There is a genius that reverberates in the disability community. It is called adaptation. Seen in the lives of many, subtly ignored or even condemned by the mainstream as being a wrong way to do things, it is, in fact, what gives disabled people their lives.
Without adapting, we would not be mobile or productive.
Feeding oneself at a rakish angle to defy gravity means not needing help to eat. The alternative is unspeakable - waiting for assistance that is on its own terms, in its own time, runs by its own clock, decides what we eat, how much and when.
Dressing ourselves with velcro or- gasp- in a wheelchair or on a bed may look unconventional. Who knows? Who cares?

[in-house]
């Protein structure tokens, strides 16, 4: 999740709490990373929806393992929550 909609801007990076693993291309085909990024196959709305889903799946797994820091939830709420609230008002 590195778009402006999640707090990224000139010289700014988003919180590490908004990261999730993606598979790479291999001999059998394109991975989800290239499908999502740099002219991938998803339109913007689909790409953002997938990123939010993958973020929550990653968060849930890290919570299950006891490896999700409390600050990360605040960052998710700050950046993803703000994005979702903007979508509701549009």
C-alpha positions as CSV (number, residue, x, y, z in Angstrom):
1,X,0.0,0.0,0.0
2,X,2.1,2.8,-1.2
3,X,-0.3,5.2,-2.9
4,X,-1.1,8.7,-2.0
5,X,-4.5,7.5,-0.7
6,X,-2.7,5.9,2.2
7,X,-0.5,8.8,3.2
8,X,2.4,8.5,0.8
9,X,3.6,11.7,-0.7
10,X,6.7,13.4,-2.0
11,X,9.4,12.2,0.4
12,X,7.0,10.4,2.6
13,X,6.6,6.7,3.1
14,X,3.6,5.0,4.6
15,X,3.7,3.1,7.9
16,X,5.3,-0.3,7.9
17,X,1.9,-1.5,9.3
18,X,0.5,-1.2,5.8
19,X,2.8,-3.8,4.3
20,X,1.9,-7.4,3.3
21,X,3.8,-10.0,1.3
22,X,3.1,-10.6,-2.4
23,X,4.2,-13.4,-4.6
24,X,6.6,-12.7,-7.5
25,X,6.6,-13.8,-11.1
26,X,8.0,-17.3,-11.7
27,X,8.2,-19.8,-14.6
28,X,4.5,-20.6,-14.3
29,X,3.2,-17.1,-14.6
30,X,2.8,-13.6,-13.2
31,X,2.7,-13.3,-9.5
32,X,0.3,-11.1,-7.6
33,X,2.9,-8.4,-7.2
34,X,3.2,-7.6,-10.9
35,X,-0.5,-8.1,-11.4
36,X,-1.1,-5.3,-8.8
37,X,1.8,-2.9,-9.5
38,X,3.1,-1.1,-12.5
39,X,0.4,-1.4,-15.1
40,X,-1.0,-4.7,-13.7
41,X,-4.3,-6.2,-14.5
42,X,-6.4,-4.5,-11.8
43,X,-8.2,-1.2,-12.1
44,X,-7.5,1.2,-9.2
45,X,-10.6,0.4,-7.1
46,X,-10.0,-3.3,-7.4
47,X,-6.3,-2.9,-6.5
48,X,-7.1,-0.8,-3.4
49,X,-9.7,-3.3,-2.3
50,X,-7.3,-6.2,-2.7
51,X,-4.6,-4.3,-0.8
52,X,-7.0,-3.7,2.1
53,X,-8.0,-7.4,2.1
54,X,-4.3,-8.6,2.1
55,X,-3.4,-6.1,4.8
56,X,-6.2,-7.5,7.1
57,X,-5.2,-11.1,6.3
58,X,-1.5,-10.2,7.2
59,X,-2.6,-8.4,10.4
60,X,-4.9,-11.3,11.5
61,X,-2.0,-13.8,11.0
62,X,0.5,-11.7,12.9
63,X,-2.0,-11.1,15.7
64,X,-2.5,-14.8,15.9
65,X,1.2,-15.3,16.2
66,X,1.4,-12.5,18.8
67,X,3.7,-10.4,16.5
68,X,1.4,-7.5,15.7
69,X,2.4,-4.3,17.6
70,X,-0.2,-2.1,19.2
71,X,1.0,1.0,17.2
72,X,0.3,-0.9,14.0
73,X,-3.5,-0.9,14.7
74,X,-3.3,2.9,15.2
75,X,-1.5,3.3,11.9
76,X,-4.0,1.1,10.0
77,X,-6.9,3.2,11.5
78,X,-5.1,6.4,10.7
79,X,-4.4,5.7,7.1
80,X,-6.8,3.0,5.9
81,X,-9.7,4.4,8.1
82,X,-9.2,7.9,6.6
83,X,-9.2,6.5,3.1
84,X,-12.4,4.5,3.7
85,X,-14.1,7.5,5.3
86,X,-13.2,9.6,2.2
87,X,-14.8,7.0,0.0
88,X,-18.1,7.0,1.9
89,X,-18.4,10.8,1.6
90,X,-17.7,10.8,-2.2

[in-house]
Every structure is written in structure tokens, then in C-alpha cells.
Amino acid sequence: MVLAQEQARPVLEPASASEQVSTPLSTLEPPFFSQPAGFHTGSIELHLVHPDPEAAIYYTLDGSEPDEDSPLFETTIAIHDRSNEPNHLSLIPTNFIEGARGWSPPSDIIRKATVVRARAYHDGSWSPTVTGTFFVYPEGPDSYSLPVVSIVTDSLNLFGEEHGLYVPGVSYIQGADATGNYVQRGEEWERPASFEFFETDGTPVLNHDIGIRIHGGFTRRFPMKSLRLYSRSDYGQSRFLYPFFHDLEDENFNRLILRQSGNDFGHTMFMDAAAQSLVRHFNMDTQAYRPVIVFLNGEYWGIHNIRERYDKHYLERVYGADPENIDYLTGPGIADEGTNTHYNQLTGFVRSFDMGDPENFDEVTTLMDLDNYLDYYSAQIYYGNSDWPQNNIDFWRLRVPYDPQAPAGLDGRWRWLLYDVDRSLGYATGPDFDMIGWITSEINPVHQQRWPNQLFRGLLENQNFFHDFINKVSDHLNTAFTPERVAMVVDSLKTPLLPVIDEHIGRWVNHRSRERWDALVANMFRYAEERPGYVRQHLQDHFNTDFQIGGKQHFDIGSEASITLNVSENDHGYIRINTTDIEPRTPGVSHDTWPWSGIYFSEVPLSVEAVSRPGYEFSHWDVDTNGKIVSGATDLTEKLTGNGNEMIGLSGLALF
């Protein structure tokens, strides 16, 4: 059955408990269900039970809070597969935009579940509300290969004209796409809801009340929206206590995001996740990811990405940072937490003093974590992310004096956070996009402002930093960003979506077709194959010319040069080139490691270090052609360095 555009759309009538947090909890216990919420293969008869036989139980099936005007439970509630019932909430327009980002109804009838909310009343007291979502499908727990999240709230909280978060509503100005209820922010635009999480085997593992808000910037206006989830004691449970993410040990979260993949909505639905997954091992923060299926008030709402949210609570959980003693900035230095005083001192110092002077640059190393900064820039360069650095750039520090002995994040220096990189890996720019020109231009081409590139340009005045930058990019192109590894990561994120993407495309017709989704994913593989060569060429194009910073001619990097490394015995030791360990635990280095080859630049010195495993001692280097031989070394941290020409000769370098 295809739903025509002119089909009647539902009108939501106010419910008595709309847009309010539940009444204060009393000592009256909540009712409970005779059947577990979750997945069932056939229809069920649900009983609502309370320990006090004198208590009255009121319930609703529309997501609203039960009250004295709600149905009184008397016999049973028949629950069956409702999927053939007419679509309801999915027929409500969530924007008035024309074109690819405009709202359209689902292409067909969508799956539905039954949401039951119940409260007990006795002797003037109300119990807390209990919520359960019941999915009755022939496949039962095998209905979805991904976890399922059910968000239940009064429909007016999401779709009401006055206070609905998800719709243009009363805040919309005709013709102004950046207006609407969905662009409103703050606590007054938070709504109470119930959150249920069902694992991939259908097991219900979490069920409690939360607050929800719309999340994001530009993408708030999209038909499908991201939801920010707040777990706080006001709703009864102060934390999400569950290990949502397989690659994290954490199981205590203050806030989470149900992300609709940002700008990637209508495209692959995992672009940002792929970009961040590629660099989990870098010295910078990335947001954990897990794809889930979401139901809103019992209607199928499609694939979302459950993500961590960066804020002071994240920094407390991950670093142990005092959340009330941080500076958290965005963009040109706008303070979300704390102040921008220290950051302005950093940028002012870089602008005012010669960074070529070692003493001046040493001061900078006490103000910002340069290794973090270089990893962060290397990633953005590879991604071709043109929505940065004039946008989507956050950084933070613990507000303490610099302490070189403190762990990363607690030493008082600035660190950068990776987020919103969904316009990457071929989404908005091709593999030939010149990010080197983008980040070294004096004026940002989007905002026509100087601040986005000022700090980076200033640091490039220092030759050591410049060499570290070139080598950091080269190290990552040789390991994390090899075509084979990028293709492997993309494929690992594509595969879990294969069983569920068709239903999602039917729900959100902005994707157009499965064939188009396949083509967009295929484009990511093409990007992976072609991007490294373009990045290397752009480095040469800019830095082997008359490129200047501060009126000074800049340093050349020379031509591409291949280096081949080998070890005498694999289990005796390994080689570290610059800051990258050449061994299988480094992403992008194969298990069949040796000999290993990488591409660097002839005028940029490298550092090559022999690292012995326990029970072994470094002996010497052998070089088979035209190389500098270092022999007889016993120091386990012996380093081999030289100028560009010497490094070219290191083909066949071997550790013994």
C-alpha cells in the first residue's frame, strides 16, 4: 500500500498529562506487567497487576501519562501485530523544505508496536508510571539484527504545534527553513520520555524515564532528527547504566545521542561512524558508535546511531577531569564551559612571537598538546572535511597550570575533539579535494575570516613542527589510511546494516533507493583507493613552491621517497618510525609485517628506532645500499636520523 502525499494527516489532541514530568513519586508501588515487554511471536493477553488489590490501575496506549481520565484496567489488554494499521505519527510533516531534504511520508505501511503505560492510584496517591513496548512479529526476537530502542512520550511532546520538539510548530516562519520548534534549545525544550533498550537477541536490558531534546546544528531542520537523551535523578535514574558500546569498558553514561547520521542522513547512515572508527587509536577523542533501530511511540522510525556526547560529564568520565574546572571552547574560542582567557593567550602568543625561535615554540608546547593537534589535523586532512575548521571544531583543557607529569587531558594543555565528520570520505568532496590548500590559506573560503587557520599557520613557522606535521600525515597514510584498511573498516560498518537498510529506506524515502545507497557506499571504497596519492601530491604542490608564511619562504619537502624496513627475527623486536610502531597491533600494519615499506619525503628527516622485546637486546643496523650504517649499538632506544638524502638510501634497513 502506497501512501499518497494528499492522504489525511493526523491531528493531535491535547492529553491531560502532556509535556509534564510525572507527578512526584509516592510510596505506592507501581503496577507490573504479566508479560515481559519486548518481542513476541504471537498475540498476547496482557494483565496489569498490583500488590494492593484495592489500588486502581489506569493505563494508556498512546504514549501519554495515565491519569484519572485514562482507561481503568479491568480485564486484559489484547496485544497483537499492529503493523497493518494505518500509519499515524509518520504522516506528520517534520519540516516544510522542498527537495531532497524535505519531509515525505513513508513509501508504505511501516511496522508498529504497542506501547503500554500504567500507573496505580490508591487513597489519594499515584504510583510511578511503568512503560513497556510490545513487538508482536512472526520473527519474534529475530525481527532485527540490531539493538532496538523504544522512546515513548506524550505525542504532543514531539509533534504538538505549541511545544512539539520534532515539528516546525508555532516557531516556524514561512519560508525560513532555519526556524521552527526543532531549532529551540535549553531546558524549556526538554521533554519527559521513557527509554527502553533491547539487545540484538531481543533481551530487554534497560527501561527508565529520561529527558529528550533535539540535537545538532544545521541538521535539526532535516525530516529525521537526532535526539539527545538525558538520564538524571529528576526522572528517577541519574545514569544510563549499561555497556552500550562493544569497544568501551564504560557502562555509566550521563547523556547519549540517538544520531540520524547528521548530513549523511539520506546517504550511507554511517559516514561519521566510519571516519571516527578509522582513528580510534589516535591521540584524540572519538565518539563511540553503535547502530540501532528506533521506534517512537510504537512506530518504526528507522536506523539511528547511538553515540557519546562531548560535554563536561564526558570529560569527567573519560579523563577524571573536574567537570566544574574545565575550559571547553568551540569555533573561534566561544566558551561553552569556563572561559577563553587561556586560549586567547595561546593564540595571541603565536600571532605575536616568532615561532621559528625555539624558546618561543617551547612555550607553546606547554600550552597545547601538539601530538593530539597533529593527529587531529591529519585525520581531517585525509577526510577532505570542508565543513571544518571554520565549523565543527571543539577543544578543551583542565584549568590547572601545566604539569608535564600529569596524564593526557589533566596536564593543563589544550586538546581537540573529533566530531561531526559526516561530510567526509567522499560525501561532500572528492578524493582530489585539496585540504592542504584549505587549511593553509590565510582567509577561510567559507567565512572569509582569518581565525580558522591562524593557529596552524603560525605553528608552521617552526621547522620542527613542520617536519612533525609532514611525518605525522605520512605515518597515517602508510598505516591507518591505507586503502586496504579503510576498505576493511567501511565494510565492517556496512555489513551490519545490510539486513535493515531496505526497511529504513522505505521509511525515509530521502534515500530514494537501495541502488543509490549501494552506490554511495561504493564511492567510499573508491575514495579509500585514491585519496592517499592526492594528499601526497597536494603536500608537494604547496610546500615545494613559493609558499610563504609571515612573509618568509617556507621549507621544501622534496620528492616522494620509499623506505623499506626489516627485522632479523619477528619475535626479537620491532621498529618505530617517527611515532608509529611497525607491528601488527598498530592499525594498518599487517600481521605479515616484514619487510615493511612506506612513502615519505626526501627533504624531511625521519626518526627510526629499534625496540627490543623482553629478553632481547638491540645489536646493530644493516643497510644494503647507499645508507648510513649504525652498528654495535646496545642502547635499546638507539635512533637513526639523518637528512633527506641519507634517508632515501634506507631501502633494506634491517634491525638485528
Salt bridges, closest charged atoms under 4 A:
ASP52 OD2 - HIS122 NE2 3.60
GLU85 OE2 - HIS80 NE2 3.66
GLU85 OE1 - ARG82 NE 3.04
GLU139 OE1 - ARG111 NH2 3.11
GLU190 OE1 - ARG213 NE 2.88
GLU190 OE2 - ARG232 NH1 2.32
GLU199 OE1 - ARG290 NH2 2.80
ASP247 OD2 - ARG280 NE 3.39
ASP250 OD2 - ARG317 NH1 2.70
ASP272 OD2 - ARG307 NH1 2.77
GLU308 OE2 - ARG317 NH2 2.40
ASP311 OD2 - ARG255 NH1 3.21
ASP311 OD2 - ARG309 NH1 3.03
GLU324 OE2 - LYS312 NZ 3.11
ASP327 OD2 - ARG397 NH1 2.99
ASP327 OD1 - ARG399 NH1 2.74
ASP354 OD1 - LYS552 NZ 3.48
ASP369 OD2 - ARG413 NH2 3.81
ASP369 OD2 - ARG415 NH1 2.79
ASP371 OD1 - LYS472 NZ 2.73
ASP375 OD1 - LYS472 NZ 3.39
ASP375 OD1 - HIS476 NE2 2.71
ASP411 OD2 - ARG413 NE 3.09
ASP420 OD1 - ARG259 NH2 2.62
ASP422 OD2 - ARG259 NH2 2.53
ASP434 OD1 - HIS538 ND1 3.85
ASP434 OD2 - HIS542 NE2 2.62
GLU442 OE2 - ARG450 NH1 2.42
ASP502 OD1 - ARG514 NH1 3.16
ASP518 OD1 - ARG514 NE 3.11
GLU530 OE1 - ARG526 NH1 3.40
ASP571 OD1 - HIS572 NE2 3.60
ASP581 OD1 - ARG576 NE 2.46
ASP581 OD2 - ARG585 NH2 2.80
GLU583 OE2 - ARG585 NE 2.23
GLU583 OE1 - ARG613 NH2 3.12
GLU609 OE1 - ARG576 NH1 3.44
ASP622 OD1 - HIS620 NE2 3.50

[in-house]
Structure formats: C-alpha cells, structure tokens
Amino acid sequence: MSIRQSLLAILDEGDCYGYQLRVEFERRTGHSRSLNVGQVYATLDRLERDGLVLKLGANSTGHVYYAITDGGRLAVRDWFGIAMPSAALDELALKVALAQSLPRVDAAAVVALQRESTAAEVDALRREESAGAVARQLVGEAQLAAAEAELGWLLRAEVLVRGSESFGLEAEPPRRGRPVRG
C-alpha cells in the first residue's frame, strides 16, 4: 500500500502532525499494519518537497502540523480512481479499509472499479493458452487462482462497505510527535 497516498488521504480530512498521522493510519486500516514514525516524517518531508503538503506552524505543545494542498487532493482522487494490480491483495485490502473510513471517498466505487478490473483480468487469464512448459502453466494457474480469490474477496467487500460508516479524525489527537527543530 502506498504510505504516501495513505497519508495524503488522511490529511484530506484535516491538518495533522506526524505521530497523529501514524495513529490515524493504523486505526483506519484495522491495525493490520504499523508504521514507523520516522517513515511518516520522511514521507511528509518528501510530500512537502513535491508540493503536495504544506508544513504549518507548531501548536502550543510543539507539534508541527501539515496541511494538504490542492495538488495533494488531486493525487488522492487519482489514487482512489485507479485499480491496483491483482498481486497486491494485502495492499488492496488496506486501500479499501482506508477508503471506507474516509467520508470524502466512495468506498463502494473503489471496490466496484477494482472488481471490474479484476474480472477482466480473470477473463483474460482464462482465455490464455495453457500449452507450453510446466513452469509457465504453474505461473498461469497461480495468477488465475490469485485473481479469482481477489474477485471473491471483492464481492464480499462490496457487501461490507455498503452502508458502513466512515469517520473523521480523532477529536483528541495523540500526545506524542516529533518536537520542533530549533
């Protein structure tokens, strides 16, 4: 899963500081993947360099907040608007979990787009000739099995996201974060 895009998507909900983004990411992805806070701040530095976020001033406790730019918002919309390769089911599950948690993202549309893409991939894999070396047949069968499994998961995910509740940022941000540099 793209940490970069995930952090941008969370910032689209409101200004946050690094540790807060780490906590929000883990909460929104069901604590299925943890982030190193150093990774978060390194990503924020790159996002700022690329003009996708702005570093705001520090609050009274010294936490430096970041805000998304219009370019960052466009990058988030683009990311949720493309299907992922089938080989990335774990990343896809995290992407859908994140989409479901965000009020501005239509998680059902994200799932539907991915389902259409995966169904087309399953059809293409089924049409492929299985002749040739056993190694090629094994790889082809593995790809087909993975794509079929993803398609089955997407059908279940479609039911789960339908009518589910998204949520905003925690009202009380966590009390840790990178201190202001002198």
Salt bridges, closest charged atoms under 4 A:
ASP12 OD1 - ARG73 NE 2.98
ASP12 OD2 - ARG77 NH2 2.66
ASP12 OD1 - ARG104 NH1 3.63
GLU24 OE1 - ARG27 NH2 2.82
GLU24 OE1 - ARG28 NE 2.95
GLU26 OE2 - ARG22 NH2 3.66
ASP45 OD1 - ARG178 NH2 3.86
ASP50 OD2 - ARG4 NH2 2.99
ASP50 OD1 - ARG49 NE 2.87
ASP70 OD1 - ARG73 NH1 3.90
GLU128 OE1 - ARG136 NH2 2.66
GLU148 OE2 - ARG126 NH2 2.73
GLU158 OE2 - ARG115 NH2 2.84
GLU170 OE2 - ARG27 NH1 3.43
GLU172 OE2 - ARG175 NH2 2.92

No, the disabled don't look away. We study adaptation.
Climbing into cars or over steps doesn't seem to carry the Huck Finn all American swagger in the eyes of most, but in the disability culture it does. We ask "How did you do that?" and suggest they put a YouTube video up.
We admire adaptation and those who adapt in the disability culture. Sometimes we chuckle or sigh or cry in sheer joy that one of our fellows figured out how to do something that seemed impossible - a high quadriplegic who can draw, a blind person who reads faster than the sighted, a deaf musician - because we know what it means to the person.
Society - when it suits- calls it inspirational.
We call it having a life.